It wasn’t our intention to visit this attraction in such low light but with our rather cramped itinerary, this was our only chance to see it. But you know what.. it was still BEAUTIFUL. A special, dark, windy, and scary kind of beautiful.
I love the blackness of the basalt sand. Above you can see a couple of basalt rock fingers/stacks in the distance, which are leftovers from a sea-battered cliffline that was once there.
The sea was rough and the waves were strong. We all stood watching it for a long time.. sort of absorbing its energy and marvelling its power. I imagined what it would be like swimming there. Or surfing there. I couldn’t decide what would kill me first – drowning or hypothermia.
^Here’s a video I took so you can get more of a feel!
The waves would bash the shore so hard that there would be such a huuuuge area of foam each time.
Sometimes, we would be so engrossed in our awe that we don’t realise the foam creeping up to TOUCH us. We’d suddenly realise and run away screaming.. it was so much FUN! It’s like playing catch with the sea. It’s a game I regularly enjoy at the beach, but I have to say, this one in Vík was my fastest and most exciting opponent yet.
DINNER AT HOTEL PUFFIN/HOTEL LUNDI
Following tips on TripAdvisor, we went to Hotel Puffin to eat. There wasn’t much choice in Vík really, especially since it was winter/off-peak season as well.
There are two main meats in Iceland – fish and lamb. By this time we were accustomed to most restaurant menus offering either one of these as a main. I think the menu is also more limited during winter season.
NOT that it bothered me – because Icelandic lamb is HEAVENLY. So soft, so tender, so juicy, so effing delicious!
^Dessert was apple crumble (pretty good). I also tried Lava Beer, a strong, pitch black beer with an alcohol content of over 9.4% (yesss). It had a rather chocolatey aroma. I liked it!
DAY 4 – DRIVING EAST
The next morning, we checked out of Volcano Hotel – which we LOVED – and started our journey to Jökulsárlón (the famous iceberg lagoon!) early. As we were passing Vík again, we stopped by to pick up supplies, like food… and an amazing wolf tail that I found at a souvenir shop, of course.
SOOOO this is what the place looks like in the daylight..
^This reminded me of Table Mountain in South Africa!
^Do you love the bits of ice on the ground? I did!
^Getting out photos.
The landscape was so vast and so empty. So strange and so overwhelming. So open and so exciting!
^Me with Zorro
^Iceland’s everchanging, ever-so-beautiful landscape.
^Jayna, the camera and photography enthusiast in our group.
She brought some fancy schmancy analog camera that opened up like a lunchbox. Or a jack-in-a-box. My eyes nearly popped out when she said it cost her £1000.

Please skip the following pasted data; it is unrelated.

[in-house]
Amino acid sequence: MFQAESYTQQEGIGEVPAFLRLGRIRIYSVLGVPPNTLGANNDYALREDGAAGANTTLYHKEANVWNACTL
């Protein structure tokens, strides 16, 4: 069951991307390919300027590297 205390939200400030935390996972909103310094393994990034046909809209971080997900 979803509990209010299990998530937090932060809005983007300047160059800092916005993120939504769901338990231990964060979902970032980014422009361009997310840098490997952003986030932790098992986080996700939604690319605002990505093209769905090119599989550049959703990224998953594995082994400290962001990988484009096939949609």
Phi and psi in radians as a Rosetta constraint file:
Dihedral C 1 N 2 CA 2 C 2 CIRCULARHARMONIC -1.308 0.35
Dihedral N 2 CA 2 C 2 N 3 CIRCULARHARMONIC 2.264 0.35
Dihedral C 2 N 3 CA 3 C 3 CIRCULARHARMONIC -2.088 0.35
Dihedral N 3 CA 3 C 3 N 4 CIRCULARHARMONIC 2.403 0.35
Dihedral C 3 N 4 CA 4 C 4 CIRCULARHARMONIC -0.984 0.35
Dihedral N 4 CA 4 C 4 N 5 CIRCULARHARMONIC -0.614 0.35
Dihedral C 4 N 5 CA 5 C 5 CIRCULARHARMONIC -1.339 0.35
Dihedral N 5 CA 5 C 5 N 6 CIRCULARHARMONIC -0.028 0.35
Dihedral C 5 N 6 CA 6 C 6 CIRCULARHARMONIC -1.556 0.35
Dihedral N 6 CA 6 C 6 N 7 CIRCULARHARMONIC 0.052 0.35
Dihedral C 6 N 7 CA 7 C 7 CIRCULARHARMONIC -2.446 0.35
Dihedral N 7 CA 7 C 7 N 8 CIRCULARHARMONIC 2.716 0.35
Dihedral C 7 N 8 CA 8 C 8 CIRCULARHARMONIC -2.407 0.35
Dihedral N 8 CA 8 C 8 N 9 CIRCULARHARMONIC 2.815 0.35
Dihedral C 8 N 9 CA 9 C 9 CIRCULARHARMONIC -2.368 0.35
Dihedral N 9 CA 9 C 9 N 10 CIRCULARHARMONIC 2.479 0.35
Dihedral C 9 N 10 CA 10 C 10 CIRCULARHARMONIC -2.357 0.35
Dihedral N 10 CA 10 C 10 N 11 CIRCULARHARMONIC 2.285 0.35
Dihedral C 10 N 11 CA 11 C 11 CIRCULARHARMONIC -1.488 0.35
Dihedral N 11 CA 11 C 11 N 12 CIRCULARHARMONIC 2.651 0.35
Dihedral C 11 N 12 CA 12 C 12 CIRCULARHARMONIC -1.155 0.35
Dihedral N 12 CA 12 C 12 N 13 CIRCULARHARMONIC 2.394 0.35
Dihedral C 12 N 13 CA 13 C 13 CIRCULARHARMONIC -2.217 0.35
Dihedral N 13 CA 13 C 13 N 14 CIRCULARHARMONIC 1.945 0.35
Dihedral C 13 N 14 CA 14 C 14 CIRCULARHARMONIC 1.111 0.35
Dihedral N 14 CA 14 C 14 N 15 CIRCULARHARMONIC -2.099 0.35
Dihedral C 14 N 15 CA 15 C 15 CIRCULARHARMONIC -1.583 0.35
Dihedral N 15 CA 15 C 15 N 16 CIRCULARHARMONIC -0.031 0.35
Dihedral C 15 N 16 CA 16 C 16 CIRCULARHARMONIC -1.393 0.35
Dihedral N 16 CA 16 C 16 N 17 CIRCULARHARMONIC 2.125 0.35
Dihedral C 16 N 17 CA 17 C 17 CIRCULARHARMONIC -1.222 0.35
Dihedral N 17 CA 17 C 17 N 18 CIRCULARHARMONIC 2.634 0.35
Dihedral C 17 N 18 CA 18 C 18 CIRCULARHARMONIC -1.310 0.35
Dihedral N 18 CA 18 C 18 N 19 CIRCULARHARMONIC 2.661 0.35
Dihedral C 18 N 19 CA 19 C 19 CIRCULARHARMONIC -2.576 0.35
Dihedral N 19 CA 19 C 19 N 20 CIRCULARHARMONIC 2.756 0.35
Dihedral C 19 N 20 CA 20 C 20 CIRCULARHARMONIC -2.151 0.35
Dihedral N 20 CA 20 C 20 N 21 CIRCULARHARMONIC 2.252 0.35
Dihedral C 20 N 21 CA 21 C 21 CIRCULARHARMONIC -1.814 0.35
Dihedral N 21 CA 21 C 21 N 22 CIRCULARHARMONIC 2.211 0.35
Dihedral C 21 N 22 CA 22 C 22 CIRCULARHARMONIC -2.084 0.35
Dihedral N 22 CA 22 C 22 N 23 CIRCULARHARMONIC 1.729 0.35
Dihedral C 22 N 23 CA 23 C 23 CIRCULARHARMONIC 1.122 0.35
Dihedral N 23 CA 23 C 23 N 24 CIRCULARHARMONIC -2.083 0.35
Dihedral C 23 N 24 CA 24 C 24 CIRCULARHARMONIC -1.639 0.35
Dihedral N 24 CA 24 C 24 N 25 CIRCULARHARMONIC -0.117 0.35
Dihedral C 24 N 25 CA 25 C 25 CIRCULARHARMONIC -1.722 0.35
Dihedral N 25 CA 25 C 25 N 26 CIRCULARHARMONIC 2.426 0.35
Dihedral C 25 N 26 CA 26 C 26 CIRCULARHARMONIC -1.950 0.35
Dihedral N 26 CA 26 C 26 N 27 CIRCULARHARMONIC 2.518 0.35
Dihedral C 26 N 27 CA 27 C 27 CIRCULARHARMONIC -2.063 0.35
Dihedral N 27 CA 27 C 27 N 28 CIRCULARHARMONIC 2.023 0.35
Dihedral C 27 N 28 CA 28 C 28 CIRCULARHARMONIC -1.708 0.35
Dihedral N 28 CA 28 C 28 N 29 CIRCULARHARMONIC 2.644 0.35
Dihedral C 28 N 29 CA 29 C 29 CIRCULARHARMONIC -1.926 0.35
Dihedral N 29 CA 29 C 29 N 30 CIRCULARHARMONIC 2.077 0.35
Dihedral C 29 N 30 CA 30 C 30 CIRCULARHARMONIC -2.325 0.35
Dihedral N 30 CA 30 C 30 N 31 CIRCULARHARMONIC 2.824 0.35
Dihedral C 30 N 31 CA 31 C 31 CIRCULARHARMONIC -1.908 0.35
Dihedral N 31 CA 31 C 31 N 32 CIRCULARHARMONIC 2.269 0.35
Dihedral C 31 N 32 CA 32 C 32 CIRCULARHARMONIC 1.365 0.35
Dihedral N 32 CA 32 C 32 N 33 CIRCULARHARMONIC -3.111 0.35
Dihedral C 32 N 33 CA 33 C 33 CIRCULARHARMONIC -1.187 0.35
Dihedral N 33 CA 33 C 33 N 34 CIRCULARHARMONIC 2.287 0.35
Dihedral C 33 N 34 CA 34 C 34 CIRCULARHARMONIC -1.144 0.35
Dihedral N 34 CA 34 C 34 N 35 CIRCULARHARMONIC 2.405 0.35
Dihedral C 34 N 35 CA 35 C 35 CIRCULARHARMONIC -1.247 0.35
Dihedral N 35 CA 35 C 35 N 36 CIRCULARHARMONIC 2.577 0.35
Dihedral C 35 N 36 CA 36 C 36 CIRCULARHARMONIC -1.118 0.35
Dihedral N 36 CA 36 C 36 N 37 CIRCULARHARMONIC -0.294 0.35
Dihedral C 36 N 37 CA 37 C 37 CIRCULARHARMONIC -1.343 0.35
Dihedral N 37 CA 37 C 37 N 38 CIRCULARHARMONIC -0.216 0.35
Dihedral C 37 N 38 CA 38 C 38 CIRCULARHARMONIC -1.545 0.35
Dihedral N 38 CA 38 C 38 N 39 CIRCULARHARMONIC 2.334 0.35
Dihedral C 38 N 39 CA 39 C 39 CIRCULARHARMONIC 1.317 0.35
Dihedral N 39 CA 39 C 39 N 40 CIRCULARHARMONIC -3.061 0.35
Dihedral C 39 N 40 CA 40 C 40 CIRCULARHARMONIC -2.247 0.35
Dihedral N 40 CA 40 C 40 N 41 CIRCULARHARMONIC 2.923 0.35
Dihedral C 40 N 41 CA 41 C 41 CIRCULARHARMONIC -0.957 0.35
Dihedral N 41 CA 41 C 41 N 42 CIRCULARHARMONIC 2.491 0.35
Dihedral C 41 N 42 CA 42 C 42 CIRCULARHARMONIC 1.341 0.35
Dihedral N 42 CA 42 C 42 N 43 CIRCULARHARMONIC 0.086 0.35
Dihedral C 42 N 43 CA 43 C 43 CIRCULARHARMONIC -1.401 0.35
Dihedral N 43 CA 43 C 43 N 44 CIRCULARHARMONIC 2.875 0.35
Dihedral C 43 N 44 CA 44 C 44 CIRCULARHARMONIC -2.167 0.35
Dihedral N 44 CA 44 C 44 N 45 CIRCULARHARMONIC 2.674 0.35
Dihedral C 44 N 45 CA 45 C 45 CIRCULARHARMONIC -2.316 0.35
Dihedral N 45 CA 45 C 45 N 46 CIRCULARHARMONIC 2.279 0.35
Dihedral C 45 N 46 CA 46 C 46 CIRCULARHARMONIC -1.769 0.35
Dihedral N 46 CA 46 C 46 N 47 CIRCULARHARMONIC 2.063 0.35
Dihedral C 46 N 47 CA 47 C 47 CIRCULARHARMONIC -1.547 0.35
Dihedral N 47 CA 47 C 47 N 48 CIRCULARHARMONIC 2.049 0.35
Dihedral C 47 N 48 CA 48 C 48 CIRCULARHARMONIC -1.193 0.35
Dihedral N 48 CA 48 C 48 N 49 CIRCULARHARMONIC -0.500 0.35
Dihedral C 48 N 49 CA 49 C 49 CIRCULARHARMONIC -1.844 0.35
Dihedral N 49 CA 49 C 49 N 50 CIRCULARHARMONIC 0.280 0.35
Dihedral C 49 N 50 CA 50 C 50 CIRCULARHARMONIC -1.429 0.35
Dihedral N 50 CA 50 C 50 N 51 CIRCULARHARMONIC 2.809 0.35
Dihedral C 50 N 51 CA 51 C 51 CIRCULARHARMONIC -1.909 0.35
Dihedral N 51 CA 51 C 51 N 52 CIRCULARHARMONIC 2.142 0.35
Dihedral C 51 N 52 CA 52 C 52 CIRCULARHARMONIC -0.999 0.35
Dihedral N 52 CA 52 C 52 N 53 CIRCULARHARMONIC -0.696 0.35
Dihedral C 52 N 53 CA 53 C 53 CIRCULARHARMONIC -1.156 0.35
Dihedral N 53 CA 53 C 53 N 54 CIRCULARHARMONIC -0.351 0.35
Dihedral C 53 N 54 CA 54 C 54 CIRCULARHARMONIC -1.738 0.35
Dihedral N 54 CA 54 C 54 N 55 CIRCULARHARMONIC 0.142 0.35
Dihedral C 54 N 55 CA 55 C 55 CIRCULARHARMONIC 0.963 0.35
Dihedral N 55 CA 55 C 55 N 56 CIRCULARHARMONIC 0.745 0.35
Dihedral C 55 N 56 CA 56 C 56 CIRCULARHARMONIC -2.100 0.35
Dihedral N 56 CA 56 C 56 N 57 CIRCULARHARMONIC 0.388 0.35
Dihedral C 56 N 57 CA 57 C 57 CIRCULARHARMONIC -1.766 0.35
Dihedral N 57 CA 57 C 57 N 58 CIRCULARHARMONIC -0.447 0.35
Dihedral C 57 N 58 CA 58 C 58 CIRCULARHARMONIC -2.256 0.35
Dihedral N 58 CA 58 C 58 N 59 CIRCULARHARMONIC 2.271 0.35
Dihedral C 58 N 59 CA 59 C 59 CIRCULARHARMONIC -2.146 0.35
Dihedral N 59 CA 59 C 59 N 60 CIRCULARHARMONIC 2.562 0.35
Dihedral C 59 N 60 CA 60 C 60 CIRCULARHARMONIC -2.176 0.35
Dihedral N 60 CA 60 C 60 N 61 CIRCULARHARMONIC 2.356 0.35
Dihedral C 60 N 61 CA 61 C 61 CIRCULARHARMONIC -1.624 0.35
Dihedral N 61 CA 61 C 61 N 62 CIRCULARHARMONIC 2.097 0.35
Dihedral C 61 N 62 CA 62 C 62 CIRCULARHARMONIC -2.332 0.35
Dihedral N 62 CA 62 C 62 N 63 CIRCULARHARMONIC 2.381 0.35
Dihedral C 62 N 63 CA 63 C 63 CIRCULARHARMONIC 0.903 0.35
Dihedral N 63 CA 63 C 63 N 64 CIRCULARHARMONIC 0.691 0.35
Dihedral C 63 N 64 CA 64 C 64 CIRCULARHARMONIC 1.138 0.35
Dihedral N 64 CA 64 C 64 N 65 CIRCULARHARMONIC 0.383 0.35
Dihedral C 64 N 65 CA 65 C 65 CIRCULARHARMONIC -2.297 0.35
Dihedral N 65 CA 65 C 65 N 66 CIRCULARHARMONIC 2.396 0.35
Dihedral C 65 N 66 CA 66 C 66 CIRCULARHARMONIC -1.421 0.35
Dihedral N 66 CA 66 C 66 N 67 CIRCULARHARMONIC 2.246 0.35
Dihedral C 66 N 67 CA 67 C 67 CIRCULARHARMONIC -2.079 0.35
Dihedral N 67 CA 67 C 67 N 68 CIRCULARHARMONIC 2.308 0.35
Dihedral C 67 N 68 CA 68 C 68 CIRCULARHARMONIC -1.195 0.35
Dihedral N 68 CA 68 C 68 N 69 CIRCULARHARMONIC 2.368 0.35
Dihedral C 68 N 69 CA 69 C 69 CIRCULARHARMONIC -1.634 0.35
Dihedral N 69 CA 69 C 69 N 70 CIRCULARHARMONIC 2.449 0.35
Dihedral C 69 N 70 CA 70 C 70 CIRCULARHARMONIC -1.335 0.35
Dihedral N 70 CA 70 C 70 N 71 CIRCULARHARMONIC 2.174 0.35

^Birds.. I thought this shot was rather National Georgraphic-esque? Don’t you think? Except that I took it with my iPhone and there probably needs to be more birds present..
^I LOVE THESE TWO PICS ABOVE
What kind of ALIEN landscape is that, right?? I was in a car on a road that was pretty much mine, staring at this STRANGE scene with the icy cold wind in my face. For a few short moments, I had left the planet and found another.
One of Iceland’s oldest farms used to be here.. until it got disintegrated by the eruption of Katla (nearby volcano) in 894. That is, by the way, 1119 years ago..
*bimbo moment – sometimes I can’t quite grasp the fact that there were PEOPLE on this planet THAT long ago.. what more doing activities like FARMING. Didn’t they just live in caves and doodle on the walls?*
Laufskálavarða, the lava mound, was named after the farm. The tradition is that if you’re passing through for the first time, you add a stone to one of the bazillion stone cairns for good luck on your journey.
Honestly, they looked like piles of poo.
^I tried to ‘be one’ with Laufskálavarða.
^Here’s a video of us goofing around on an ice puddle 🙂
We passed by some of these curious horses loitering around the fence and stopped to say hello.
I patted a couple of them. But I don’t really understand Horse.. what more Icelandic Horse, so I wasn’t sure what they tried to say to me. We left them a bite of an apple. I’m not sure if they ate it in the end.
^Remnants/steel beams of a bridge that was DESTROYED by glacial floods caused by a volcanic eruption in 1996. Can you believe the bridge was demolished by a bunch of GIANT ICE BLOCKS?
Next up: Jökulsárlón Iceberg Lagoon.
Want more tips on how to make your trip to Iceland AWESOME? Check out TinyIceland! It’s one of my favourites.